By Clare Martin

NBA Decade
NBA Decade: The '90s index
Six titles in eight years. The 1990s really were painted the black and red of the Chicago Bulls. Sure, the Pistons won the second of their two titles in 1990, and yes, the Houston Rockets did sneak in there for two championships of their own, and let's not forget the 1999 champion San Antonio Spurs, but hey, the fact is that were it not for Michael Jordan retiring (twice), the Bulls easily could have easily won the last nine NBA titles.

How did they do it? Contrary to popular belief, this is not a one word answer. Even the most talented basketball player of all time cannot win championships all by himself. What many people now overlook is that Jordan played in the NBA for seven seasons before winning his first title. Some even doubted he ever would. It wasn't until the right collection of players (along with the appropriate coach to guide them) was assembled in the Windy City that the dynasty began to take shape. Six trips to the NBA Finals, six championships...

Michael Jordan led the Bulls past Magic Johnson and the Lakers for his first championship title.

Check out the Chicago Bulls Championship photo gallery
(Andrew D. Bernstein/NBA Photos)

1991: Michael vs. Magic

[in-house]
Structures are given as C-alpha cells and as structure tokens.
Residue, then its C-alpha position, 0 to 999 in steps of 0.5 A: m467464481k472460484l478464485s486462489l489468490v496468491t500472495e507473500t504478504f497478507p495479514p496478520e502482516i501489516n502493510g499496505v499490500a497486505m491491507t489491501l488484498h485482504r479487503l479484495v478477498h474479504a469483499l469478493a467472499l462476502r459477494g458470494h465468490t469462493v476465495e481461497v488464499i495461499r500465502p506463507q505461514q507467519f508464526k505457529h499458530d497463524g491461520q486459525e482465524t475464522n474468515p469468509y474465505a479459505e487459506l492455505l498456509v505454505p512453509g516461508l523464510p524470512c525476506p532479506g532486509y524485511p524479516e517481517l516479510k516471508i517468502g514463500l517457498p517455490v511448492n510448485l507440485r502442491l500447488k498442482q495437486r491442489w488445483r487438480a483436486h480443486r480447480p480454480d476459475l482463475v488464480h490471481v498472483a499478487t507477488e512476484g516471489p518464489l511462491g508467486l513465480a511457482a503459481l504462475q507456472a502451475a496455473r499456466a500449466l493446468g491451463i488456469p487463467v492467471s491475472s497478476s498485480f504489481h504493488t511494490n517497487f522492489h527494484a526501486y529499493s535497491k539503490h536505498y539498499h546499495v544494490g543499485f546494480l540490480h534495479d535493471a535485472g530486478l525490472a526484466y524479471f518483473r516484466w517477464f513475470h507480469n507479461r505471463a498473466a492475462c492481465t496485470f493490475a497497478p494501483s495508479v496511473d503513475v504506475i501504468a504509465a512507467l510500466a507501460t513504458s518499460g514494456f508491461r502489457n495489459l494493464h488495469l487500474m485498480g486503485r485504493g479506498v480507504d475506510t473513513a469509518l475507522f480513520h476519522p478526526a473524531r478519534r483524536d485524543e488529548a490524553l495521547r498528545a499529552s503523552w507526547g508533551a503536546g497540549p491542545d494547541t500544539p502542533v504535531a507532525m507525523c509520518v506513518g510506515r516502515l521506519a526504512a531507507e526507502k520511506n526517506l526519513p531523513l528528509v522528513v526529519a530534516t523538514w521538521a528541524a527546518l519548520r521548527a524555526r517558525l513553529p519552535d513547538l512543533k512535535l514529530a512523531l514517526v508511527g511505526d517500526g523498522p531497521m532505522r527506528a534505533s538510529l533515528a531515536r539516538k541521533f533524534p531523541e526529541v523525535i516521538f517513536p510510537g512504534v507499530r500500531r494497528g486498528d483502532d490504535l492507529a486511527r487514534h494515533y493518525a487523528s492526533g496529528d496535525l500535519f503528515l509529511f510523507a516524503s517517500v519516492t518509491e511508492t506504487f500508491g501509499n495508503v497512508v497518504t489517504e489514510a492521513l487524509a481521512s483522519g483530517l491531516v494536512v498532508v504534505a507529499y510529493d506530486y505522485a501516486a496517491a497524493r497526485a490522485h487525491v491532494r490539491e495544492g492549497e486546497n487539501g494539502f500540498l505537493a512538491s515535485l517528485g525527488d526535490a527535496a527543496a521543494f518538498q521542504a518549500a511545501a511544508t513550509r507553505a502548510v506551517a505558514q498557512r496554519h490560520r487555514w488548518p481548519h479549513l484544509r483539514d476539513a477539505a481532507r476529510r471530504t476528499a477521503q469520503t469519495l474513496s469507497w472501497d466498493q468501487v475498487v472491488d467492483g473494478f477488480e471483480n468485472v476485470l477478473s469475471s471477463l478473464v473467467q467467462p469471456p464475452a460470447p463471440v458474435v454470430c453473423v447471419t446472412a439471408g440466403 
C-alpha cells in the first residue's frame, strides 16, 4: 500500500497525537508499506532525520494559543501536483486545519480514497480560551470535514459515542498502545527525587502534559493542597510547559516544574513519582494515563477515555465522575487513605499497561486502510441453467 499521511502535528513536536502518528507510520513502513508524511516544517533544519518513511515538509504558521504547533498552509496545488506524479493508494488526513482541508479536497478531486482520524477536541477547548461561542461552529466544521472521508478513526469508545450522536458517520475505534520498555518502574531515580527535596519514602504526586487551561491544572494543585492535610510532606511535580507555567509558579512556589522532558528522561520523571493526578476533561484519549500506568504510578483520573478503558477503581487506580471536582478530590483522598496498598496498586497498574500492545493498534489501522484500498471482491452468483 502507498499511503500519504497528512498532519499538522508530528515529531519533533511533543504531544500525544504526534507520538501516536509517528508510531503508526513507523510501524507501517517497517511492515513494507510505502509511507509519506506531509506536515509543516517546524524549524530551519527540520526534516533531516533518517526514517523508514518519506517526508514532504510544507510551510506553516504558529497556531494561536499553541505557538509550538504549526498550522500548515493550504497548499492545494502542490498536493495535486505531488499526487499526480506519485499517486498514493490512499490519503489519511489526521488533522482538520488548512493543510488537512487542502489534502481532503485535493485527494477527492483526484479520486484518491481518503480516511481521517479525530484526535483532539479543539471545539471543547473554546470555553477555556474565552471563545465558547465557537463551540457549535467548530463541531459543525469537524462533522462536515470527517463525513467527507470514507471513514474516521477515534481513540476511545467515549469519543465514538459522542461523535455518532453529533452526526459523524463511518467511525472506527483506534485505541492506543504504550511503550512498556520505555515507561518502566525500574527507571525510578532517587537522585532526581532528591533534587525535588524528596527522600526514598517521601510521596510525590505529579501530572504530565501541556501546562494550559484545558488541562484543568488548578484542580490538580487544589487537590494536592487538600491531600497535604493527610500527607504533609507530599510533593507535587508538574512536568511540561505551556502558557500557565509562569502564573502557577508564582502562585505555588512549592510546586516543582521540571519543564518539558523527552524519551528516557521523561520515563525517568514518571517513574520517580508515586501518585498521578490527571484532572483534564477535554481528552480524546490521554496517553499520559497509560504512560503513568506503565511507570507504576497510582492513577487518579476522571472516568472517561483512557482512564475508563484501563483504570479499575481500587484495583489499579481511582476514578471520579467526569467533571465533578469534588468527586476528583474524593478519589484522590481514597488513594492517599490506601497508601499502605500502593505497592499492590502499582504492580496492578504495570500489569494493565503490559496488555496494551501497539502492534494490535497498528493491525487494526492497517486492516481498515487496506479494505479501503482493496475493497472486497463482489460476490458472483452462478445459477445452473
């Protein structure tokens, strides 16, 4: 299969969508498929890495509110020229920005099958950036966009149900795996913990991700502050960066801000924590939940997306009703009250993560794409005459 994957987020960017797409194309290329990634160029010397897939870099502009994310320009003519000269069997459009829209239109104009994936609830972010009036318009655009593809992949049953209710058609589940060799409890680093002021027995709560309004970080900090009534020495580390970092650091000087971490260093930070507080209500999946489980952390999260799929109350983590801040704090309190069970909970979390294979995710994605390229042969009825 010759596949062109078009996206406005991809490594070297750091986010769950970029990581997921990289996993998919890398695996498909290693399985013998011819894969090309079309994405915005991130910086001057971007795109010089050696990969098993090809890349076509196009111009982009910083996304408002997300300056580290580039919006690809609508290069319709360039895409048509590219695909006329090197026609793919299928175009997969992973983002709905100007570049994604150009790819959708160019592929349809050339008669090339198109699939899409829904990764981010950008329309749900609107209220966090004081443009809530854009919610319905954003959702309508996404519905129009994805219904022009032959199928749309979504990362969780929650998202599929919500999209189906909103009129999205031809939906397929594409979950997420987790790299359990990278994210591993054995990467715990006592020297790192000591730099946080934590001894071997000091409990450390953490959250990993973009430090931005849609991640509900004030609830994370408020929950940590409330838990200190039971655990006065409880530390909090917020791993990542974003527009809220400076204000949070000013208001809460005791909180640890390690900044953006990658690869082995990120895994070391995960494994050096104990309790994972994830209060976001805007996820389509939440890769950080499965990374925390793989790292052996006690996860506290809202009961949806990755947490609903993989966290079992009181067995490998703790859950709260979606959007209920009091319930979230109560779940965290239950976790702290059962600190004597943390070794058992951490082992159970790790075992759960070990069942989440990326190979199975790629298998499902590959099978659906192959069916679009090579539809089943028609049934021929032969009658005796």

The Bulls really were not supposed to win in 1991. Chicago had finally vanquished its longtime nemesis, the Detroit Pistons, with an emphatic four-game sweep in the Eastern Conference Finals. But the rule of thumb was that a team needed to experience the Finals at least one time before being capable of winning the title. And with an experienced opponent like Magic's Lakers, well, many thought the Bulls were still building for the future. But a funny thing happened on the way to the Forum. Despite losing Game 1 at home in the final seconds, Chicago bounced back to win Game 2 by 21 points. Jordan and his "supporting cast," featuring Scottie Pippen, Horace Grant, John Paxson and Bill Cartwright, carried that momentum with them to Los Angeles to win three straight on the Lakers' home court. Pippen's 32 points led the Bulls in the decisive Game 5, along with five key baskets by Paxson in the closing minutes.

1992: A Trail through Portland
The Trail Blazers thought that 1992 would be their year to win the title. Portland had been defeated by the Pistons in the 1990 Finals, and the same core of players - Drexler, Kersey, Porter, Robinson, Duckworth, Williams - had returned to the Finals both ready and determined. But not as ready and determined as the Bulls, apparently. The Blazers were confident after splitting the first two games in Chicago, but the Bulls performed well on the road for the second straight year, winning two of three in Portland to head back to Chicago up 3-2. In the championship-clinching Game 6, the Bulls rallied from down 15 in the fourth quarter in a comeback sparked by the second string and finished off by Jordan, who scored 12 of his 33 points in the last six minutes.

1993: Sir Charles is Denied his Crown